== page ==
Monday, March 17, 2014

My day at the 2014 Oklahoma Gardening School

I had a great time this past Saturday at the Oklahoma Gardening School, hosted by the Myriad Botanical Gardens. It was held in the beautiful Devon Auditorium and was very well attended.

There were a small number of vendors, a continental breakfast provided, and several authors were there doing book signings, including Rosalind Creasy and Dee Nash. I got to meet both of them and they were lovely people. It's so nice to meet others who know what you're talking about and are EXCITED! to discuss issues surrounding home edible gardens.

(and who don't think you're nuts for wanting to take photos of plants!)

The title of this year's event was "From Chard To Chickens: Rethinking The American Kitchen Garden".

The first speaker was Tres Fromme, Landscape Design and Planning Manager at the Atlanta Botanical Garden, whose talk was titled, "Delicious Designs: Harvesting Creativity For Your Garden".

Not only was he an engaging and funny speaker (I'm suspecting he would do quite well as a stand-up comedian!) but he showed us the most gorgeous slides of the various edible gardens that he's worked on. 

Some quotes:

"Most gardens are not one-night stands"

"Show me a garden that's finished and I'll show you a dead gardener"

"Plants don't make bad design, people make bad design"

"Most garden designs need a good editor"

"Gardening is the slowest of the performing arts"

I really liked that one, because I had never thought of gardening as a performing art. But of course it IS, especially if you've got your work in the front yard ...

Another point he made that I really liked was to look at plants and garden objects and ask yourself what their purpose is -- and also ask yourself if you can create multiple uses, especially for garden decor items. An example he used were waist-high movable garden pots with wide lips that doubled as counters for outdoor cocktail parties -- that could be pushed to the sides of the patio to use the area as a dance floor!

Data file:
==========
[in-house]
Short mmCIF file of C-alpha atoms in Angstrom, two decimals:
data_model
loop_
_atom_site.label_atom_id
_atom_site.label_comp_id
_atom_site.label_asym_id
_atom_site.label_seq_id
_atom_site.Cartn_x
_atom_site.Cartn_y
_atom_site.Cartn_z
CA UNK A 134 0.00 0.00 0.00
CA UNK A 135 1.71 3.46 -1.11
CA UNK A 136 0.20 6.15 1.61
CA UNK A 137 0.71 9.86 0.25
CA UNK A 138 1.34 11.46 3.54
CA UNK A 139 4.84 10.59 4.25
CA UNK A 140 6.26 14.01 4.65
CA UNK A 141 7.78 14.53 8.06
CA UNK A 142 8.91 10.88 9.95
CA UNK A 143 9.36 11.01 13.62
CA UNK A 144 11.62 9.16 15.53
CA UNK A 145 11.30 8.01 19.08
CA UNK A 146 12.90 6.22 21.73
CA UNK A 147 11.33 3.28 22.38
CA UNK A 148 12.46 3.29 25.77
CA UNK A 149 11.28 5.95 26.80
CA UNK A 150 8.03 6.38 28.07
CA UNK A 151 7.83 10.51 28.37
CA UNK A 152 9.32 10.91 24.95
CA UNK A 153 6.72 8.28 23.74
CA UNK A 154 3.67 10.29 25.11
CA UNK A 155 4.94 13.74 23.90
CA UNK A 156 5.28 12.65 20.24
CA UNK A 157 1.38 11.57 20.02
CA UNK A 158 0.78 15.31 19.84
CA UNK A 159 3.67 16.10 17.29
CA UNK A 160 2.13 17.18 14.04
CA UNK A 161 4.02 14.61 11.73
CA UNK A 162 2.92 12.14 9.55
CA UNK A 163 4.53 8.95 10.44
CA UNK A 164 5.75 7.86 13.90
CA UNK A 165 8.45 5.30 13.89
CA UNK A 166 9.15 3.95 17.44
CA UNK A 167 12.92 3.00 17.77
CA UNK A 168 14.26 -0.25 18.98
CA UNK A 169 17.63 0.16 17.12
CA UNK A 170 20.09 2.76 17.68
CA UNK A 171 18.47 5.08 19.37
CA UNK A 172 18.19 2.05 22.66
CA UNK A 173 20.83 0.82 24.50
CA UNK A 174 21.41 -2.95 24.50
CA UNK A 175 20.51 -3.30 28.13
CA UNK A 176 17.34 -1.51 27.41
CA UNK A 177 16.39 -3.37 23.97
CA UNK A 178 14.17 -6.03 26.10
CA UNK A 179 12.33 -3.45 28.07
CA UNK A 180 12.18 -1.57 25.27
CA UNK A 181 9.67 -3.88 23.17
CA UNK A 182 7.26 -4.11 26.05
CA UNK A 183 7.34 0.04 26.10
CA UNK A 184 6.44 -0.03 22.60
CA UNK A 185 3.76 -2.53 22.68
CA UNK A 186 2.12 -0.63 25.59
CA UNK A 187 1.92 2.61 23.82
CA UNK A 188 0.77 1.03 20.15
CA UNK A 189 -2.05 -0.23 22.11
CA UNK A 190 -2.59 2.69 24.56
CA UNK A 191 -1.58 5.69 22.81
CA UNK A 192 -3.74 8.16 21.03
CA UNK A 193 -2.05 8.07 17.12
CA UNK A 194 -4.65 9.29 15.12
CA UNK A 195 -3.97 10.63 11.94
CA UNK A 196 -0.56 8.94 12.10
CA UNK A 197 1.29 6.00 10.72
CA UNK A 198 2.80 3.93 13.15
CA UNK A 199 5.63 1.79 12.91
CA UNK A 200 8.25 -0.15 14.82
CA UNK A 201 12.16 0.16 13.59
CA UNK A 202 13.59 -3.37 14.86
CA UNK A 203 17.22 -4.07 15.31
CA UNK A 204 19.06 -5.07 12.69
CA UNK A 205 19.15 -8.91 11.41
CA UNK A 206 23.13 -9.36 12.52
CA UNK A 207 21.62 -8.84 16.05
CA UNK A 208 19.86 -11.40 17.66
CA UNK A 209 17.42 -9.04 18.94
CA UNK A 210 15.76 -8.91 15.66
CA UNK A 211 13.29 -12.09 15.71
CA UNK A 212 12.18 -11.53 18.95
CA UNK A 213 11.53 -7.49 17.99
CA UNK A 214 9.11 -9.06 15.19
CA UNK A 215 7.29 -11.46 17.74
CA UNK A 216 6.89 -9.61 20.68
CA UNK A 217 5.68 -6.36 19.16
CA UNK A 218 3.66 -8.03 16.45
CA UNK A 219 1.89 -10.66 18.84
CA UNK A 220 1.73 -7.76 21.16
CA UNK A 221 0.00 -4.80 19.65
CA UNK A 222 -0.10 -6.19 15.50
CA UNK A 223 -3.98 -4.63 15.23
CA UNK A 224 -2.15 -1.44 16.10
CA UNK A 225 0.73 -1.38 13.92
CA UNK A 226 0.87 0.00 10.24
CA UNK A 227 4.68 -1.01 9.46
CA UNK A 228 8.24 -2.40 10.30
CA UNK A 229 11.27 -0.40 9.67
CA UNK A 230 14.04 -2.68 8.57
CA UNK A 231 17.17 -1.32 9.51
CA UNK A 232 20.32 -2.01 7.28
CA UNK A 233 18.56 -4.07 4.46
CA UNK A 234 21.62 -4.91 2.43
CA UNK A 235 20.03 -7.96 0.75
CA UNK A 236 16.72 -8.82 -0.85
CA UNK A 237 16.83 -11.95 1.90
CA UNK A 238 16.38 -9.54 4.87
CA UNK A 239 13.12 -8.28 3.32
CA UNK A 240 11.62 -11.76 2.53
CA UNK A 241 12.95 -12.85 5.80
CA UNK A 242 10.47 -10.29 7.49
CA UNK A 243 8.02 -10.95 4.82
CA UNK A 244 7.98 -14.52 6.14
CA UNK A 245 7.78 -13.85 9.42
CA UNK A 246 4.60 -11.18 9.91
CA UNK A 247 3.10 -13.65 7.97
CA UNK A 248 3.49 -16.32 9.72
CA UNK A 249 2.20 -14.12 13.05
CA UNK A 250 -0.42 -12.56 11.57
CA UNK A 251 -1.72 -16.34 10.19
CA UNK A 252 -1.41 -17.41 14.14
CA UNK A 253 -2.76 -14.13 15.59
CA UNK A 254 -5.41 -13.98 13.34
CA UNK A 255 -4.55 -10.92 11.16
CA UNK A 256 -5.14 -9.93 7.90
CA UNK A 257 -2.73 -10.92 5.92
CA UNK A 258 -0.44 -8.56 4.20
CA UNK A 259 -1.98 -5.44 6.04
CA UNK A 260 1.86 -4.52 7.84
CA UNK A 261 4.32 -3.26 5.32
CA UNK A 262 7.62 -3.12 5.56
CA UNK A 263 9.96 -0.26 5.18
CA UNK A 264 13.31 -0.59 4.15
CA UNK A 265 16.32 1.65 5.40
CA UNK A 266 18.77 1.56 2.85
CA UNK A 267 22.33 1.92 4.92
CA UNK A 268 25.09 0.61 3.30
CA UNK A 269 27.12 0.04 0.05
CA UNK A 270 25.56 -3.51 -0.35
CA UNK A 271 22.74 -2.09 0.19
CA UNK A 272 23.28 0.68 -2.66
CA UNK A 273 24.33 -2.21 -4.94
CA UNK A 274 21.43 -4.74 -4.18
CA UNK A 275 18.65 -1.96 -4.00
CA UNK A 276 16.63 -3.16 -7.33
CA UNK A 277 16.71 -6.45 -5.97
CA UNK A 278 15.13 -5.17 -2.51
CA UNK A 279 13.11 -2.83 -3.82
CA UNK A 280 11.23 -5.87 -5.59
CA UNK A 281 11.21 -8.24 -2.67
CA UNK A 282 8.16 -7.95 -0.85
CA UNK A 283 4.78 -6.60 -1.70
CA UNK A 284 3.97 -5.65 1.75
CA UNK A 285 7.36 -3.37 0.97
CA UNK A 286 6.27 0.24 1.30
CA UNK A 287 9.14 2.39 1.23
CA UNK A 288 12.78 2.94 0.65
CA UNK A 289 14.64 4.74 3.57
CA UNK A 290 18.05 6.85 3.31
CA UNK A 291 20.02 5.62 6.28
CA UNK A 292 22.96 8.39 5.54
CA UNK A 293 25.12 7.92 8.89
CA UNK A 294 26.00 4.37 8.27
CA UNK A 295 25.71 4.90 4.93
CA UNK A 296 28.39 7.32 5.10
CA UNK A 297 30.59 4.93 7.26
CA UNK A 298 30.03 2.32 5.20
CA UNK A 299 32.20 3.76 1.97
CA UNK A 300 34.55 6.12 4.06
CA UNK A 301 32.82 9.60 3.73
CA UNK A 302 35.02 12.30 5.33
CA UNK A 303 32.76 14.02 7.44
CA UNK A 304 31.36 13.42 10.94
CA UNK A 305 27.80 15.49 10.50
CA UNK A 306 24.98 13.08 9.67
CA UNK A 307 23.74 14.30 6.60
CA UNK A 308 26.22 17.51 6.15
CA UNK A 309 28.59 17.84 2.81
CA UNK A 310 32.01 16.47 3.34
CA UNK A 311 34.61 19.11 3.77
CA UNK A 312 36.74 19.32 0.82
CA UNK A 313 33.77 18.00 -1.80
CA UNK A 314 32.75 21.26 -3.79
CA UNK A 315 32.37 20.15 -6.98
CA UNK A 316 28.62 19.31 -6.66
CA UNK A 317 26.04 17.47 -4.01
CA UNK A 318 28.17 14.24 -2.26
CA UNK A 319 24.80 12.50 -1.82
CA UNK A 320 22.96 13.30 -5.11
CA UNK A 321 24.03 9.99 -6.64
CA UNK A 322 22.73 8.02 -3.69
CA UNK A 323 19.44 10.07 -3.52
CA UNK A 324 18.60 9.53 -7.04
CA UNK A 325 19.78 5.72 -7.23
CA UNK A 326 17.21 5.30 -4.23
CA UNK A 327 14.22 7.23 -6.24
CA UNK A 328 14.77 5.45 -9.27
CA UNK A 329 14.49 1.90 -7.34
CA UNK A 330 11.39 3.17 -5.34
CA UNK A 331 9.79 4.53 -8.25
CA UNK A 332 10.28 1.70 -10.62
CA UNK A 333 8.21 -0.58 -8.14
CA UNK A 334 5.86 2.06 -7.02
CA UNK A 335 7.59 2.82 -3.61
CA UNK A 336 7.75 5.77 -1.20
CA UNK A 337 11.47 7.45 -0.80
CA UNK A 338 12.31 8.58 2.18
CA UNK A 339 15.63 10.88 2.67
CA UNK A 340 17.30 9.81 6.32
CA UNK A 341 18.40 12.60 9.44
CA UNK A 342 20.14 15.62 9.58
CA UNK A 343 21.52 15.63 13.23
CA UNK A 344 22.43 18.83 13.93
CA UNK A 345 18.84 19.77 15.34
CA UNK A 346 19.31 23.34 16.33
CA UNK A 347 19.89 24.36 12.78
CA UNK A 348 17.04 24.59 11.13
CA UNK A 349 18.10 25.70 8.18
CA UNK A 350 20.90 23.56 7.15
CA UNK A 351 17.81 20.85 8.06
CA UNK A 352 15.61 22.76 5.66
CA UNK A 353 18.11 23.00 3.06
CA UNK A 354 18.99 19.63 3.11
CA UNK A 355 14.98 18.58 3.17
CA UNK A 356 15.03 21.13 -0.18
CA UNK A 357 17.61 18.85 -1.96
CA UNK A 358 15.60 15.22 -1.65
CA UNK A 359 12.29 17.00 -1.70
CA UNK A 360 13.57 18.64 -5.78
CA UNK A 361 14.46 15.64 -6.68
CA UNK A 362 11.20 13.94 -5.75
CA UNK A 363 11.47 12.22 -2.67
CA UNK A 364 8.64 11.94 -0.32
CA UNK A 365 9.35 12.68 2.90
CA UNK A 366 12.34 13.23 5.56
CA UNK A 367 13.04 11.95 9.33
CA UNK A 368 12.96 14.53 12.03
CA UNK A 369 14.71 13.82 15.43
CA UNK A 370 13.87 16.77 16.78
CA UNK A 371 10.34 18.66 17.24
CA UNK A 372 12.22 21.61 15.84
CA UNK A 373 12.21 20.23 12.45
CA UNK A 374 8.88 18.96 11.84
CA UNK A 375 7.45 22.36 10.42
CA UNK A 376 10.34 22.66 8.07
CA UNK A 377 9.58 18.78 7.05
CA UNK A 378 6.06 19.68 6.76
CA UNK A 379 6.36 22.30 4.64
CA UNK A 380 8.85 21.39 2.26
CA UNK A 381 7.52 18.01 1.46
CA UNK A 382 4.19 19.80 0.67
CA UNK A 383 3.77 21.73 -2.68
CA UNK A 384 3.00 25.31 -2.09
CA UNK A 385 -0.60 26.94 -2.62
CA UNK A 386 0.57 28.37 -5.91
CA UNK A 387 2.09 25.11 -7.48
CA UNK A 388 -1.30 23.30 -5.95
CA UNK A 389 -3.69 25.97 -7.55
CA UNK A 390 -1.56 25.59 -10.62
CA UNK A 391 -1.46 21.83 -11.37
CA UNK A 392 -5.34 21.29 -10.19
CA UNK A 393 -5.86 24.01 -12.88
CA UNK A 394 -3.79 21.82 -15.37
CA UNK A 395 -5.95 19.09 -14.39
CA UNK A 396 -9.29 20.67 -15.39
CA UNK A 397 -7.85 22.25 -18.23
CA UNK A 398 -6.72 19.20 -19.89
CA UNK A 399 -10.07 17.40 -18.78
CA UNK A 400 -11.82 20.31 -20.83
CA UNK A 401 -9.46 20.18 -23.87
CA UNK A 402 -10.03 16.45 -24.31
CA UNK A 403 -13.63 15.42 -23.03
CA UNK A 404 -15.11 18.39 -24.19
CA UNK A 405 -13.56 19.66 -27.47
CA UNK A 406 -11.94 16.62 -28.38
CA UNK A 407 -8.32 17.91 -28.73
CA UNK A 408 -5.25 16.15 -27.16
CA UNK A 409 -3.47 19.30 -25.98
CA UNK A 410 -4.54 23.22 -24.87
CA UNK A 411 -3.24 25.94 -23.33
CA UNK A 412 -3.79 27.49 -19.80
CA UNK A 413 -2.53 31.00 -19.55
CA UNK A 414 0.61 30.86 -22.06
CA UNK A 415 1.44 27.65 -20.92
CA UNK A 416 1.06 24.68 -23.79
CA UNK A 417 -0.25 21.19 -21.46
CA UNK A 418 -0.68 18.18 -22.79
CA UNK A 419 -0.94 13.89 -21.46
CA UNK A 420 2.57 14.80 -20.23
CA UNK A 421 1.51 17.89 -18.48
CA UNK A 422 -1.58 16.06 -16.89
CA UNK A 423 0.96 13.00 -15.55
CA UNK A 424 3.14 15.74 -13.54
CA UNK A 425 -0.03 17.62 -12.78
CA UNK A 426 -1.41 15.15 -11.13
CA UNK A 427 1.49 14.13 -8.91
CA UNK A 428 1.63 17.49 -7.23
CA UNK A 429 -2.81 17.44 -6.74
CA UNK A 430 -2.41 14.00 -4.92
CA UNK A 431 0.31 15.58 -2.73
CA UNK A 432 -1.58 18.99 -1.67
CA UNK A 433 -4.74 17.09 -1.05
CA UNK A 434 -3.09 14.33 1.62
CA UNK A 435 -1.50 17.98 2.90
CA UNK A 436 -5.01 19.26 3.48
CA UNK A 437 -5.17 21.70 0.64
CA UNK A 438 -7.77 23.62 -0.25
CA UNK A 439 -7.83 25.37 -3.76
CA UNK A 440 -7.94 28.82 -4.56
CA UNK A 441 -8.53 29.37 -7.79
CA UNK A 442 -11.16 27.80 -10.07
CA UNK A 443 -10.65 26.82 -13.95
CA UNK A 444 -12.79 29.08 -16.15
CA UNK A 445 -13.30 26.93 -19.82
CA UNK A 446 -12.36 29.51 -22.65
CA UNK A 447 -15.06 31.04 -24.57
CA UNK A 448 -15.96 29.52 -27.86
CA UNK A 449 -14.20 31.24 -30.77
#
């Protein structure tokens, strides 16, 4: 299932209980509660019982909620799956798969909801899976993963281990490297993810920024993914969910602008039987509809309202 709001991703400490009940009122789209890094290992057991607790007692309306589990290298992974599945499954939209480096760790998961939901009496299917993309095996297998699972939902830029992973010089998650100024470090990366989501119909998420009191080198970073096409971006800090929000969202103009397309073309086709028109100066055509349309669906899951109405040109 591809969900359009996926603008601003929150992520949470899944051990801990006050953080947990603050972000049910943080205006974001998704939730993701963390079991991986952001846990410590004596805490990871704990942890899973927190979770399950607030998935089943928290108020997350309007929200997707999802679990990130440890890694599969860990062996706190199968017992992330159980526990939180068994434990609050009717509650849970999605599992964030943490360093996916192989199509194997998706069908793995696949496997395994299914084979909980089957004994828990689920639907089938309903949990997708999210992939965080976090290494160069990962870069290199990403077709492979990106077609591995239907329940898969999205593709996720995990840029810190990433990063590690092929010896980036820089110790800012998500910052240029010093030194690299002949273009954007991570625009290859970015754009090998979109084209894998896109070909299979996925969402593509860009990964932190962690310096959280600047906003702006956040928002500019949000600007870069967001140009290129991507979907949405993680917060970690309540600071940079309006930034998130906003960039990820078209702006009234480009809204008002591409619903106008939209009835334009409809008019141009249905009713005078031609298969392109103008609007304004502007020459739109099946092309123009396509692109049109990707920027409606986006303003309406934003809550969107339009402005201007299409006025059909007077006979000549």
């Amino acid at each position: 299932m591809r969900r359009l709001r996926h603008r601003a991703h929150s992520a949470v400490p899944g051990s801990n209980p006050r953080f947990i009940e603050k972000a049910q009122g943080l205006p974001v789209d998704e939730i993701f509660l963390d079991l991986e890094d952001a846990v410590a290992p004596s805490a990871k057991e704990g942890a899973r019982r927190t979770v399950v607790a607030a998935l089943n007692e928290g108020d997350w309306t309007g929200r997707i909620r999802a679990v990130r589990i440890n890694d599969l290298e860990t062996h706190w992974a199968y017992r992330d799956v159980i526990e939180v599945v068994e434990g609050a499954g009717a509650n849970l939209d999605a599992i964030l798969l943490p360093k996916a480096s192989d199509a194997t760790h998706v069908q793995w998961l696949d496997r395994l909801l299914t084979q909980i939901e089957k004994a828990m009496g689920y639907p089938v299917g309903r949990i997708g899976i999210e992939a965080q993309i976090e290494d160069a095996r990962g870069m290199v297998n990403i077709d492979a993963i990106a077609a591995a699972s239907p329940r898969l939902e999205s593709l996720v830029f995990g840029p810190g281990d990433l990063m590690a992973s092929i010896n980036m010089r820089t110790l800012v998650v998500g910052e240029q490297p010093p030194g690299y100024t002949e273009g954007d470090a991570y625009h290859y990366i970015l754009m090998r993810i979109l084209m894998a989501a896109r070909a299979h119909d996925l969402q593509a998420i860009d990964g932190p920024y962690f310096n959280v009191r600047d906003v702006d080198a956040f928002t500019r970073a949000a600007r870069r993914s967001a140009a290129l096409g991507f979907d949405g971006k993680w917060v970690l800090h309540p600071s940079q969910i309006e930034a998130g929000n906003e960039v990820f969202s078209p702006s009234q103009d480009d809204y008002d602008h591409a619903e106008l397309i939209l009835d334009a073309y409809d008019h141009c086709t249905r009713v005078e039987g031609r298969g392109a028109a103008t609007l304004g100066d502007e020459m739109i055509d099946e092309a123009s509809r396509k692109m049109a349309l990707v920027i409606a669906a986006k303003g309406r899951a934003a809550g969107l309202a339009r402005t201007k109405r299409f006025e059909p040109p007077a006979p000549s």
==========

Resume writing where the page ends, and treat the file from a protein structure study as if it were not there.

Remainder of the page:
Wonderful talk, I really enjoyed it.

The next talk was by Brian Pirtle, Manager of Cedar Spring Farms, who talked about vegetable gardening in Oklahoma, with specifics on varieties that do well here and month to month garden care.

After that we took a lunch break, and I went over to the Park House restaurant in the Botanical Gardens, and I had the most delicious herbed rotisserie chicken I've ever tasted. If you're in Oklahoma City, I highly recommend you visit there.

The next speaker was author and garden photographer Rosalind Creasy, who if you don't know you should. ;)

The author of 14 books on home edible gardens, she talked about how she started doing edible landscaping in 1973, and shared over two dozen beautiful photos of home edible gardens.

Some quotes:

"America is the only country in the world with a lawn industry"

"Landscapers used to be for the ultra-rich, who were the only ones that could afford to waste land by planting something which wasn't useful"

A comment she got from someone in Germany: "You mean Americans have to be told to put edible plants in the front yard?"

"If you don't like your neighbors, don't put edible plants in the front yard" (because they'll be stopping by!) ... although she also said, "Most Americans wouldn't know an edible plant if they fell over one"

"Edible landscaping isn't just putting corn in the front yard -- an edible landscape pleases the eye"

(which I agree with wholeheartedly!)

She loves putting flowers in the vegetable garden for pollination and companion planting purposes. She also talked quite a bit about the variety of brightly-colored edible plants, such as "Graffiti" cauliflower (which is bright purple!), "Pesto Perpetuo" variegated basil, and "Indigo Rose" tomato (which is such a dark purple as to be almost black!)

The last speaker was Samantha Snyder, a garden talk show host, who spoke on pest management, and then there was an question and answer session with the speakers.

I had never been to one of these before but I thought it was very enjoyable and will certainly go to another of these. If you'd like a copy of the handouts, just comment below with your email and I'll send them to you.


  1. Please do send me the handouts! We just moved to a great new place in the country that has over a half acre of "blank slate" in the front yard and a similar space in the back. We would love to edible landscape the frontyard and truthfully are overwhelmed with the amount of space we have to work with! One side of the yard has been loosely designated as the orchard because we have two (what we suspect) young cherry trees there, but nothing anywhere else but terrible healthy grass! We want to learn more, and figure out how and where to start! thanks!

  2. Great! I'm scanning these right now for you.

    You might also be interested in my Tasteful Yard Design course, which takes you from whatever you have now to a finished edible landscape. You can find out more about it here: